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  • I haven't actually used the optometrist side, so my review is limited to the vision therapy offered.  This office was recommended by my occupational therapist for the treatment of my double vision following a stroke.


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  • Love this location. I had a brain injury accident from day one one. All the team make you feel you still important and hope in the horizon after when the medical system fell you miserably. Dr. Ikeda very professional and very understanding about your issue. Two tombs up.


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  • My husband and I were immediately impressed with Dr Ikeda. I was hit by a car while cycling which caused broken bones and three brain injuries. The brain injuries caused double vision. Dr. Ikeda examined my eyes and got me started on vision therapy with his occupational therapist who specializes in vision therapy.  She (Chris) is absolutely great.  I am impressed with the array of tools used to help recover my binocular vision.  I am doing things I never thought were possible (balance boards etc).  Chris pushes me and keeps me motivated. I really enjoy my sessions with her.  The office staff is always friendly and they have a wonderful appointment reminder tool that makes it easy to keep my calendar up to date. I am happy the rehab center at Little Co. of Mary recommended them!!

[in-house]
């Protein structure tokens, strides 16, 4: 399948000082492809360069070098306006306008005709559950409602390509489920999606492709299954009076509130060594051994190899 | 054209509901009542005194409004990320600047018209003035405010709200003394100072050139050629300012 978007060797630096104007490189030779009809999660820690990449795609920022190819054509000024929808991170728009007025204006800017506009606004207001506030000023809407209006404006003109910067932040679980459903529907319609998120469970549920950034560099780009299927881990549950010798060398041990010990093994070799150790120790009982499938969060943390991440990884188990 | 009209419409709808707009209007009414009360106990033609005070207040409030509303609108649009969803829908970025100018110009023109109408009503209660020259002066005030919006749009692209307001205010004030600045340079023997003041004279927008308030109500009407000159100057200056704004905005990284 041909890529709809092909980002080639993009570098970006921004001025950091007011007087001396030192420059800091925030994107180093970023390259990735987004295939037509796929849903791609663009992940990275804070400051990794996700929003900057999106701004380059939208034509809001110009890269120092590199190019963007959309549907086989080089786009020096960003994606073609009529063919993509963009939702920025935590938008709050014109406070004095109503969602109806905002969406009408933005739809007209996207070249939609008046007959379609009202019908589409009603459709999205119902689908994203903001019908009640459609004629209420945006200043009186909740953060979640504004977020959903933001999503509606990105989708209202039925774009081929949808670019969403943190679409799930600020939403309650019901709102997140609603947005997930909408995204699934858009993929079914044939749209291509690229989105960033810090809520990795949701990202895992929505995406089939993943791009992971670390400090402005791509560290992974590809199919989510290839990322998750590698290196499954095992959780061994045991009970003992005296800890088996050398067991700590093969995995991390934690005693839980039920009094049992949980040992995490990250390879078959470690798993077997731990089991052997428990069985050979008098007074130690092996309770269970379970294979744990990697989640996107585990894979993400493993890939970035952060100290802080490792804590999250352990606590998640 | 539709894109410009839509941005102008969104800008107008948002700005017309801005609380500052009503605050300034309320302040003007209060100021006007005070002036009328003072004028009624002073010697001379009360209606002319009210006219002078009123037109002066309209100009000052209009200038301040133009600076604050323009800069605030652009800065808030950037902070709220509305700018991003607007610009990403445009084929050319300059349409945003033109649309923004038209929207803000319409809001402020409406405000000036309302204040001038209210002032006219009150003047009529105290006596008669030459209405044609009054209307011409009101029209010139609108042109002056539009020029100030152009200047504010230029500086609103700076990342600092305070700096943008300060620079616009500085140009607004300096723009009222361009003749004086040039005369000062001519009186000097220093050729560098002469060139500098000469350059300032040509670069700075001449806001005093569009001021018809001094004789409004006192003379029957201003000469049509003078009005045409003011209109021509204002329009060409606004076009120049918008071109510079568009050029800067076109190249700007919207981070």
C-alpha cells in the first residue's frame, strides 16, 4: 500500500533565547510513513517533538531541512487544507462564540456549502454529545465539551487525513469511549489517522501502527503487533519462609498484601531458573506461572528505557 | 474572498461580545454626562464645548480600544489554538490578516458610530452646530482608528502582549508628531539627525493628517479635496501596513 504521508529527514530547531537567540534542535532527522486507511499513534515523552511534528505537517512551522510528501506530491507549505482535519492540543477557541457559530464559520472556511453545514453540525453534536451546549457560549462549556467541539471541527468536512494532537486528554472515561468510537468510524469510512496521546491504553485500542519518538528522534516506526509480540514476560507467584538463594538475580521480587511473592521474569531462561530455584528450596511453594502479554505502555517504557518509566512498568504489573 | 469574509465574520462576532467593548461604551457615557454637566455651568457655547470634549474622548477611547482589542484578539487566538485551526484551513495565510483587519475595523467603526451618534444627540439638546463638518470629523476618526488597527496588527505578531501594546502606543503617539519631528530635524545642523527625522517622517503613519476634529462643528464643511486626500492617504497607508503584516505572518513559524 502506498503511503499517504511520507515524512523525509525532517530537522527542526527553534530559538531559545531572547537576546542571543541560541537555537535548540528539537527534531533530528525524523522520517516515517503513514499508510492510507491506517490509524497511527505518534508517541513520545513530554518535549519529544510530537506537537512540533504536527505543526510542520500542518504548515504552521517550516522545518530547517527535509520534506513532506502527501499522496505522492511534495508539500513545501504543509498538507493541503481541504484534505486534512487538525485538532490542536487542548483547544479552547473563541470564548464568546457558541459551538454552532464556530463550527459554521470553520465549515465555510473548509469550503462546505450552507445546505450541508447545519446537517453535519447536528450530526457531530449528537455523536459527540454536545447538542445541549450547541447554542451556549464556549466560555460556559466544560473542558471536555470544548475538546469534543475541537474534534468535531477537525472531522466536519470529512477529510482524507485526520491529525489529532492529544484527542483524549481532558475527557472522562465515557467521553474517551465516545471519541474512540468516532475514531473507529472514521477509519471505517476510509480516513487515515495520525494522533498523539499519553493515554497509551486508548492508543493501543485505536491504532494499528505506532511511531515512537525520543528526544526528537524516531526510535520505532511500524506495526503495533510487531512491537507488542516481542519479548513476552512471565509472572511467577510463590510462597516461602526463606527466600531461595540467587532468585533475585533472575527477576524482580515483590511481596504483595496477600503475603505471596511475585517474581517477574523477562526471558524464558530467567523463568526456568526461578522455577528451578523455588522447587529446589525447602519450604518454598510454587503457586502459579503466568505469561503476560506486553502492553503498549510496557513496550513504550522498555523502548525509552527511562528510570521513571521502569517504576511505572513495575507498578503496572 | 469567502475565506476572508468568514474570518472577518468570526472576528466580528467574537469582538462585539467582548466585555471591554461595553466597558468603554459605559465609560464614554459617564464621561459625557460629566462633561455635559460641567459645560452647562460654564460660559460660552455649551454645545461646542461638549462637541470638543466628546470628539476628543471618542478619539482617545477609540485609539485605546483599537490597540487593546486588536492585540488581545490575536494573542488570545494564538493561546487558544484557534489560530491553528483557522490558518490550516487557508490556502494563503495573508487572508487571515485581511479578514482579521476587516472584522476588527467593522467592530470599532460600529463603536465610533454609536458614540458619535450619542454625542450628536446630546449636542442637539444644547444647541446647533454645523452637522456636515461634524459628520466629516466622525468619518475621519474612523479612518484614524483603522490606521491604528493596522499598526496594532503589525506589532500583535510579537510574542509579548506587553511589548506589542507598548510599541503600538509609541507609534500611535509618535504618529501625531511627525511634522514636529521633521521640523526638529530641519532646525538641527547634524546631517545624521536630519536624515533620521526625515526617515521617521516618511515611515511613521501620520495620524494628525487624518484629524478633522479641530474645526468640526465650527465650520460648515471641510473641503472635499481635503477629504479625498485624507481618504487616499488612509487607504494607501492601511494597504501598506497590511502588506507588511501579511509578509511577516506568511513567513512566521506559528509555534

Teresa S.

  • The Vision Therapy is handled in a separate office through a different door from the shared waiting room. Chris, the vision therapist, has a wide and varied assortment of tools, equipment and resources to best evaluate and treat most vision issues. After just a few visits, my double vision became easier to control, using exercises developed during the therapy process. It was time well-spent.


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  • I have been coming here since I can remember. I love it here. The staff is so amazing and nice. They explain everything they gonna do and never make you feel rushed. Dr. Ikeda has always been my doctor and I would never want another one. He is the doctor for my whole family and is always asking how everyone is doing. I am also so crazy about picking out my frames and have to try so many and each person who helps me take the time and lets me try them all on. I would never want to go anywhere else! I definitely would recommend this office to anyone looking for a great eye doctor.